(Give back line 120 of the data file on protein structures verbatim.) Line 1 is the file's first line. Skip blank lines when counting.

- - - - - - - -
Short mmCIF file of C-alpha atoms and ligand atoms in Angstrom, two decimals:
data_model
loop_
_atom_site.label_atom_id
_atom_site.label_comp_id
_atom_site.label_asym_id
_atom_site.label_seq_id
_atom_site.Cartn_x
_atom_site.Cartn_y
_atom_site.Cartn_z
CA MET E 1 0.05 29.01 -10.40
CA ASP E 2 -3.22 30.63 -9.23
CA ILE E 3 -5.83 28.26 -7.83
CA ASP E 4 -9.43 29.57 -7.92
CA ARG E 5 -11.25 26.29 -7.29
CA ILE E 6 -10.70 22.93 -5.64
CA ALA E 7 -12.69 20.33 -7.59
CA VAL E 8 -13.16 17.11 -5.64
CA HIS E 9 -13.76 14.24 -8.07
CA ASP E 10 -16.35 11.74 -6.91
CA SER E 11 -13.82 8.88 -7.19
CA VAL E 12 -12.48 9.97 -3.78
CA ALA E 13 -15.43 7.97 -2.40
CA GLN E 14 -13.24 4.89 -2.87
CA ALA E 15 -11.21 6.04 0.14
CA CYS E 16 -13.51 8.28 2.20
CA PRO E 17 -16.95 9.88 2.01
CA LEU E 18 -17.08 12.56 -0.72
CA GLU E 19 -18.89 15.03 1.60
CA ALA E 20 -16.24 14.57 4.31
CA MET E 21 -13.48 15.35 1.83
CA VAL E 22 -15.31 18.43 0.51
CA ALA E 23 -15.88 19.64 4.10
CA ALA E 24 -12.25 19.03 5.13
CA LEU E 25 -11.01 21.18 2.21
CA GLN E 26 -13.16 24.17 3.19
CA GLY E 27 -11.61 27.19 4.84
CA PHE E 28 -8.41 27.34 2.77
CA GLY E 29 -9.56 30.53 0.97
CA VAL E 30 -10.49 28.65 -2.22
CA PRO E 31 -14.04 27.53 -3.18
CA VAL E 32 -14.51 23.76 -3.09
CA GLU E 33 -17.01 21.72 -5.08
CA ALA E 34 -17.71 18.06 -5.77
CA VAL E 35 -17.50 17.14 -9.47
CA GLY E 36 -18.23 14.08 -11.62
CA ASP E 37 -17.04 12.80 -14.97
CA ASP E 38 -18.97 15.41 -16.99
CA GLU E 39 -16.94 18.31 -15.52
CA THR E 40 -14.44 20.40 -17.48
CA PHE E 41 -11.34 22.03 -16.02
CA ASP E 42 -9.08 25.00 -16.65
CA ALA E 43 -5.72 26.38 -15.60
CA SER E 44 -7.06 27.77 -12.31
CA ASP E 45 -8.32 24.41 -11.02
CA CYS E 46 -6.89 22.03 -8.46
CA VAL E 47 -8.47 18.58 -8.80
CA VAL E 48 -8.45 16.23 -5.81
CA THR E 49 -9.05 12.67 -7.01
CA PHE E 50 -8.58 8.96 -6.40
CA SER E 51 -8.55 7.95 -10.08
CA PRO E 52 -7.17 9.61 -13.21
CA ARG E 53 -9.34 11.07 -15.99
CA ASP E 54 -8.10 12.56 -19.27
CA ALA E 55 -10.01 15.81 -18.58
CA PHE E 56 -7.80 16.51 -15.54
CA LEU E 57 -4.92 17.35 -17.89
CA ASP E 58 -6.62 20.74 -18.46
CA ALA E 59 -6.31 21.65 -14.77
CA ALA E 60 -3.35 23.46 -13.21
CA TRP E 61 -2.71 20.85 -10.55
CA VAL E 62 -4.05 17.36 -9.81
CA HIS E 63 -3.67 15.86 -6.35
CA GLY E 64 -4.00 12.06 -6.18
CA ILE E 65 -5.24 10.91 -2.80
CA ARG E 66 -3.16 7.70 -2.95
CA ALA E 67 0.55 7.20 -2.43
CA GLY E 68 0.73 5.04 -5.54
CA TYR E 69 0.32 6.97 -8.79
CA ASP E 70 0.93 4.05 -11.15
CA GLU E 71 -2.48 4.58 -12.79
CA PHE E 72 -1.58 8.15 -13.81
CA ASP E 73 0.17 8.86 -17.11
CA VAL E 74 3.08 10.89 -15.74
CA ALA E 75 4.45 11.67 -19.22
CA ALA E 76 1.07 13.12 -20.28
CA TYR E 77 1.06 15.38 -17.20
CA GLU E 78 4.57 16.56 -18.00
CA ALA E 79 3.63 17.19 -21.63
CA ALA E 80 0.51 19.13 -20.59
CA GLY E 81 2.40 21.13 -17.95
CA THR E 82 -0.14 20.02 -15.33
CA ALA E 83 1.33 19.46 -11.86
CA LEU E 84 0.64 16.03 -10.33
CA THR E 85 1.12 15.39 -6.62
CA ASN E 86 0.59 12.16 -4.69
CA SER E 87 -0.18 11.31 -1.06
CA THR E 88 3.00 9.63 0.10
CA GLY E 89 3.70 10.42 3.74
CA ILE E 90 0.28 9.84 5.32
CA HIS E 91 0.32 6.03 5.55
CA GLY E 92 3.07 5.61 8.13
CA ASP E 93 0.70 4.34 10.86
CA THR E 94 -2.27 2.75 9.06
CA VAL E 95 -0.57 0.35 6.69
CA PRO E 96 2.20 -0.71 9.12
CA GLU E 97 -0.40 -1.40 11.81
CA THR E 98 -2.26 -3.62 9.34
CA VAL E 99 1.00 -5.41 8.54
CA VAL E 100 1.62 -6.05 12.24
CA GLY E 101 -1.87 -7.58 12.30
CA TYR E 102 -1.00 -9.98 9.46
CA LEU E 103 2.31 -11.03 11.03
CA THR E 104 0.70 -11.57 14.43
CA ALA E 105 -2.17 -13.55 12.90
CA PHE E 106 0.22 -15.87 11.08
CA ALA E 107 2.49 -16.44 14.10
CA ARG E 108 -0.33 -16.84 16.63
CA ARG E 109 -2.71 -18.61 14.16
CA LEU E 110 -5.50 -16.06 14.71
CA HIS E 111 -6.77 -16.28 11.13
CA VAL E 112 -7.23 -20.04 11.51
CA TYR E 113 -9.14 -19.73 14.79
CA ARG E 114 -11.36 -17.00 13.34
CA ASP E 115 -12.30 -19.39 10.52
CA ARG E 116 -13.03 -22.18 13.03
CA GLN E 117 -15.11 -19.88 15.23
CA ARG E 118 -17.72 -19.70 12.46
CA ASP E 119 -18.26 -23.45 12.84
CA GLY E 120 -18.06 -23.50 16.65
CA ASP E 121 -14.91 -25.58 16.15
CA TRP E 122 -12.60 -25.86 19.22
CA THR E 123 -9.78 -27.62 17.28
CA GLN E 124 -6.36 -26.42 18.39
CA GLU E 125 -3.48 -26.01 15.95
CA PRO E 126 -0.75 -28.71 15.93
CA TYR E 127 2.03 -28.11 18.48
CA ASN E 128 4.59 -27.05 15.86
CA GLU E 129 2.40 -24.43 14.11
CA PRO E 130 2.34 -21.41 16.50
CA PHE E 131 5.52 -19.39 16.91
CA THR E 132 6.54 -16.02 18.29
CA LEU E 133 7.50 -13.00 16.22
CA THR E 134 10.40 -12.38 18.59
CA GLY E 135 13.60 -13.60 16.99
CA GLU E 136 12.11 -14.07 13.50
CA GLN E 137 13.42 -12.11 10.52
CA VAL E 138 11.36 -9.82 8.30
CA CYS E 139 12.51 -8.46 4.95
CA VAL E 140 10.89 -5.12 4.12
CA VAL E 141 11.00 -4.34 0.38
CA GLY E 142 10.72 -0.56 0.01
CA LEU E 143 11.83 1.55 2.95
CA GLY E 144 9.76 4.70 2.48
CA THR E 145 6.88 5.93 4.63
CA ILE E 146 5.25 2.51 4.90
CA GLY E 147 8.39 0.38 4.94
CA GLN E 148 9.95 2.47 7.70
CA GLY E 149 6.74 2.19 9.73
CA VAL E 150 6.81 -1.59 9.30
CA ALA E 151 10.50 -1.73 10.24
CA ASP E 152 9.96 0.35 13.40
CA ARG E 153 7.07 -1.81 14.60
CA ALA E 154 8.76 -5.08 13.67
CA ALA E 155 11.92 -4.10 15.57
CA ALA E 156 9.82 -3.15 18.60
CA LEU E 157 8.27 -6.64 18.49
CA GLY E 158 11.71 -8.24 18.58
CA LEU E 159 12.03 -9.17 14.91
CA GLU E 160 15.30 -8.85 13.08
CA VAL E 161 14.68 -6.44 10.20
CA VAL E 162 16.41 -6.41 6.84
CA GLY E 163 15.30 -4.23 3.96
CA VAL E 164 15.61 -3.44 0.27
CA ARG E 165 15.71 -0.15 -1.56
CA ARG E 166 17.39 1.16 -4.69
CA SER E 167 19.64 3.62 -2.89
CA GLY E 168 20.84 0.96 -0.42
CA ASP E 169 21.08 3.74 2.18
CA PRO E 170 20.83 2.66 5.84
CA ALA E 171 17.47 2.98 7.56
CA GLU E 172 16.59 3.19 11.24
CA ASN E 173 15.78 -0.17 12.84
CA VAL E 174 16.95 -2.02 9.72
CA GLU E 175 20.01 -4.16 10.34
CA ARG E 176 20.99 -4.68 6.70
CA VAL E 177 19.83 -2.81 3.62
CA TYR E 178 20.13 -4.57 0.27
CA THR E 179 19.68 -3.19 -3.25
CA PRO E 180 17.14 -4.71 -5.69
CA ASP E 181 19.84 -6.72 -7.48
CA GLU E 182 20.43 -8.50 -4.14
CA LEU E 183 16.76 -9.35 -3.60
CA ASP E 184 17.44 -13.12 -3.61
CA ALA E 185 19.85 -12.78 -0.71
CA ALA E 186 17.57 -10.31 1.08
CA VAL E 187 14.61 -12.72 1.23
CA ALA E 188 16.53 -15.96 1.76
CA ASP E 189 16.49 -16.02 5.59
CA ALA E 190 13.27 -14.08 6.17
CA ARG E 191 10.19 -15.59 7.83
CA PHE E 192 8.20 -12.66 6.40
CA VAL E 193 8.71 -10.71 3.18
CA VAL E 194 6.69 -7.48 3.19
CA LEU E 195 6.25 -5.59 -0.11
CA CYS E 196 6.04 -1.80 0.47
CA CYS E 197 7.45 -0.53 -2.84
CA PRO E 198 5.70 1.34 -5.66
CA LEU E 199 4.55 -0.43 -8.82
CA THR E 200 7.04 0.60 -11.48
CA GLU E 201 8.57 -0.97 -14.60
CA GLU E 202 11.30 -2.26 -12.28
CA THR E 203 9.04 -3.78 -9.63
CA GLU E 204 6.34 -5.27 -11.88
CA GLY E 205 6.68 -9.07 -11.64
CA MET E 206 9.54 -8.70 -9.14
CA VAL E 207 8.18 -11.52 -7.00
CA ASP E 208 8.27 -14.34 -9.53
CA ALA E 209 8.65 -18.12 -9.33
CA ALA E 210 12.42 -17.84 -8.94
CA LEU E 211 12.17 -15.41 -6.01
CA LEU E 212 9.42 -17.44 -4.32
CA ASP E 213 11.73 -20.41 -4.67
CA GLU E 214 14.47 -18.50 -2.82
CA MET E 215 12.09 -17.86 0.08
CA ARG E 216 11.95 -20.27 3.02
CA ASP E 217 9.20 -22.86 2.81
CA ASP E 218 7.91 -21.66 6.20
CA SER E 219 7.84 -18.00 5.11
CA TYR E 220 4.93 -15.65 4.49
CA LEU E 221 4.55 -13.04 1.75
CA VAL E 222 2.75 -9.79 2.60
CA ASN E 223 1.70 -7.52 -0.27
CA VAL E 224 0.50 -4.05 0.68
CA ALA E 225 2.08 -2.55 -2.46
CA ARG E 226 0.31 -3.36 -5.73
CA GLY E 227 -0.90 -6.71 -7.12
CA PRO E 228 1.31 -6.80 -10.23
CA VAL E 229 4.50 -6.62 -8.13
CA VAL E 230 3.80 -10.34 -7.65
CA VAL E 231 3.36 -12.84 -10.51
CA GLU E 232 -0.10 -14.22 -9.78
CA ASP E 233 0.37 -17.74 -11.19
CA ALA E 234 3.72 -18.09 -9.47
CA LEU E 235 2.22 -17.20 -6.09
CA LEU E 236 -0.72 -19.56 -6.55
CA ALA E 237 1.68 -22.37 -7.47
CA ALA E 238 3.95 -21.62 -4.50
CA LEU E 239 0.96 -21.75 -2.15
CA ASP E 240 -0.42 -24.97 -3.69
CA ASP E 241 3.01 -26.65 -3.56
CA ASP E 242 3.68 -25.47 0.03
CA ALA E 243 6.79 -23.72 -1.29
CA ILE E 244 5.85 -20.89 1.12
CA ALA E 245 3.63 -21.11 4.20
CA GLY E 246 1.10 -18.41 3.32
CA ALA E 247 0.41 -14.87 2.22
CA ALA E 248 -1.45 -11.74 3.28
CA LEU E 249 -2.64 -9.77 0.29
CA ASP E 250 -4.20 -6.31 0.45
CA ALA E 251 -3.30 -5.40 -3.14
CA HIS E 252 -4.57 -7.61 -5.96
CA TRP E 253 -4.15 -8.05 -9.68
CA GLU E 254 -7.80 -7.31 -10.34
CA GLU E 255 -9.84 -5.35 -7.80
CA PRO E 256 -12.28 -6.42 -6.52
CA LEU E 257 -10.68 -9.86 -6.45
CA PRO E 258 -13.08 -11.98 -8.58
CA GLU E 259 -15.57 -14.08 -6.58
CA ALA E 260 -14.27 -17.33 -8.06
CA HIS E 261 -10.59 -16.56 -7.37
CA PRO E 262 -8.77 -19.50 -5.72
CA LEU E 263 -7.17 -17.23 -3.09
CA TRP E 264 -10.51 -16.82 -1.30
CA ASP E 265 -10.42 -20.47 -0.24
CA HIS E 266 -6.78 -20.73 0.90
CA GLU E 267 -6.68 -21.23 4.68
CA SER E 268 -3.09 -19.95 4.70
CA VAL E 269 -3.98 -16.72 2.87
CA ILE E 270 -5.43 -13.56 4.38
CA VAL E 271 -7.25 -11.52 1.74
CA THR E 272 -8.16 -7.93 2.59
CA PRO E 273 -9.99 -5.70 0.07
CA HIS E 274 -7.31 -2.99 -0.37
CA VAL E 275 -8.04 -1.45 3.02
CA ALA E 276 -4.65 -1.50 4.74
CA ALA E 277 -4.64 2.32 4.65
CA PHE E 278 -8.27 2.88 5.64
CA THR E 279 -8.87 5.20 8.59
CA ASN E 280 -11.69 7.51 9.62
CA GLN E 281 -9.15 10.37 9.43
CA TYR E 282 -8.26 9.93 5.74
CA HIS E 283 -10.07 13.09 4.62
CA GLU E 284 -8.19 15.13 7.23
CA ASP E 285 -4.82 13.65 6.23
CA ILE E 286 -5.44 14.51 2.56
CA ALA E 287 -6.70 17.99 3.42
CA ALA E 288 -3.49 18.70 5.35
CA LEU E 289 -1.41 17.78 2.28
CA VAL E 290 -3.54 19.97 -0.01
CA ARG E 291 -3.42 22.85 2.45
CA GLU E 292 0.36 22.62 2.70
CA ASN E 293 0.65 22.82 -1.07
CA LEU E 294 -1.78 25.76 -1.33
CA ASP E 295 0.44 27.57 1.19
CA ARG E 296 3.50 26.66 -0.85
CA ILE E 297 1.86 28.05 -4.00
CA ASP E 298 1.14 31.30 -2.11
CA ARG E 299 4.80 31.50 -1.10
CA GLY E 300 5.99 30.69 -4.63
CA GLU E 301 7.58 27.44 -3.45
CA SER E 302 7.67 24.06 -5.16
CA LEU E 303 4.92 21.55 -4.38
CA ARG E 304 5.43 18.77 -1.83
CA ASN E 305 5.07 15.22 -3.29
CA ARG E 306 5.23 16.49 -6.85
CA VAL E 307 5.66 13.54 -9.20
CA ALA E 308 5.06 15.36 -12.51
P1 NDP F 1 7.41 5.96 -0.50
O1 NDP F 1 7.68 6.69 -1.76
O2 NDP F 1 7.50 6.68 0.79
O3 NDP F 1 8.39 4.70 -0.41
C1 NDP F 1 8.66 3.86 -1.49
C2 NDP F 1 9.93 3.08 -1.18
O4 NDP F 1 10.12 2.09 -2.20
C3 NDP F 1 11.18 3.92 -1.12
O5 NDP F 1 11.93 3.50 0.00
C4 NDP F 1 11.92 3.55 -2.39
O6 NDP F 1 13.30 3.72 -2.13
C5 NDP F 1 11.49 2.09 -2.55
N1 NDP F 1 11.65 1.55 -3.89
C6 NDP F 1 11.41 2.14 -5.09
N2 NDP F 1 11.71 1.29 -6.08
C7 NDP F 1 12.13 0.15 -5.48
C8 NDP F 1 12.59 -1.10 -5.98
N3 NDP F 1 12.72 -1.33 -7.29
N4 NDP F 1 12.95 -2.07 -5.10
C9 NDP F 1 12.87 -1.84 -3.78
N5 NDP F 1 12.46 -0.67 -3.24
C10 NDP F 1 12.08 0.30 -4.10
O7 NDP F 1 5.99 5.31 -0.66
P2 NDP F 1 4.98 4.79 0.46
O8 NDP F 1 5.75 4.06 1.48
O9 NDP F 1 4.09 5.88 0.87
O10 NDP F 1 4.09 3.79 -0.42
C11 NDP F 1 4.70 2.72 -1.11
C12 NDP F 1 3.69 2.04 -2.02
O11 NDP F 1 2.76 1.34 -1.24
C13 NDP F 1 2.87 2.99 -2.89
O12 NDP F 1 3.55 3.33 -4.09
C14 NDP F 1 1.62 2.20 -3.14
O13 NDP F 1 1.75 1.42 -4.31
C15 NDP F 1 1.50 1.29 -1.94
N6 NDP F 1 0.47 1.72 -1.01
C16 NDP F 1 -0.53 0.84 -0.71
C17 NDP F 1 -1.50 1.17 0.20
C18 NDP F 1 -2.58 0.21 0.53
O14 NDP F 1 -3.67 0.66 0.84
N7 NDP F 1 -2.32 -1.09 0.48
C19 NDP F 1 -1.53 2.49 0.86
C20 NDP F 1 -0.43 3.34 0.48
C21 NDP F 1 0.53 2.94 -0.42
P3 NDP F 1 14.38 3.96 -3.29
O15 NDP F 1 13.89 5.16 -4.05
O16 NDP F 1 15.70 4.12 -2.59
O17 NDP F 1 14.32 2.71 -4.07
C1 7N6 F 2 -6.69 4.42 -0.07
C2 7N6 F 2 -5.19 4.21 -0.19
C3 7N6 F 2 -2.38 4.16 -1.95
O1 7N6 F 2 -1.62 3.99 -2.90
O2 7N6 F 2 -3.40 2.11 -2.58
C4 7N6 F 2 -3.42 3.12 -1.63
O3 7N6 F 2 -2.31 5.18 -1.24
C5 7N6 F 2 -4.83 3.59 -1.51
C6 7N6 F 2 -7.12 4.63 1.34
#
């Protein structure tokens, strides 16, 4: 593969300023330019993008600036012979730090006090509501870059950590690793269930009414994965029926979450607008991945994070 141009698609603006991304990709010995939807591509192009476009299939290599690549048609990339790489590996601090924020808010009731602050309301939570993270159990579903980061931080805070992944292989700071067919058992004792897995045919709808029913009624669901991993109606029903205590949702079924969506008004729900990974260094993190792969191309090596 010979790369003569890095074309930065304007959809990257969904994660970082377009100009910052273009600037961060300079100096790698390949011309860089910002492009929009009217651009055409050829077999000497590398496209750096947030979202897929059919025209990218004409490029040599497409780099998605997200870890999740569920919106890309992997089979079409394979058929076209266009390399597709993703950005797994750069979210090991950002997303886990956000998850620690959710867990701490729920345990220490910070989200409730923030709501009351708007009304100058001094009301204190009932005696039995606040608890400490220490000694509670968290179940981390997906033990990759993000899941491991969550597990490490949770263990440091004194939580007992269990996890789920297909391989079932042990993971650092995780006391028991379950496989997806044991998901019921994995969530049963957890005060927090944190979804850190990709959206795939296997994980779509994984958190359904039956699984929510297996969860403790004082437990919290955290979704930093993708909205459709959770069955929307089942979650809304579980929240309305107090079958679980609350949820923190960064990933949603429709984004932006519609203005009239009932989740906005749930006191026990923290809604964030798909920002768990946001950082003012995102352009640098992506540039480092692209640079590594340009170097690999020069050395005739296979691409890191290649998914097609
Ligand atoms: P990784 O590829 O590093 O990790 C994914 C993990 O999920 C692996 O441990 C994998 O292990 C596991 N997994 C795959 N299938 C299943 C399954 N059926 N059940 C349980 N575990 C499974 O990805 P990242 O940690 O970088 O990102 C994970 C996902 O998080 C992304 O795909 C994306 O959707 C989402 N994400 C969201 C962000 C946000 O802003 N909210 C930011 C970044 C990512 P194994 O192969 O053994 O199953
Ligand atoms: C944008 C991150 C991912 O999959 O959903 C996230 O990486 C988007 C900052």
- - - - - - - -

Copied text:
CA LEU E 110 -5.50 -16.06 14.71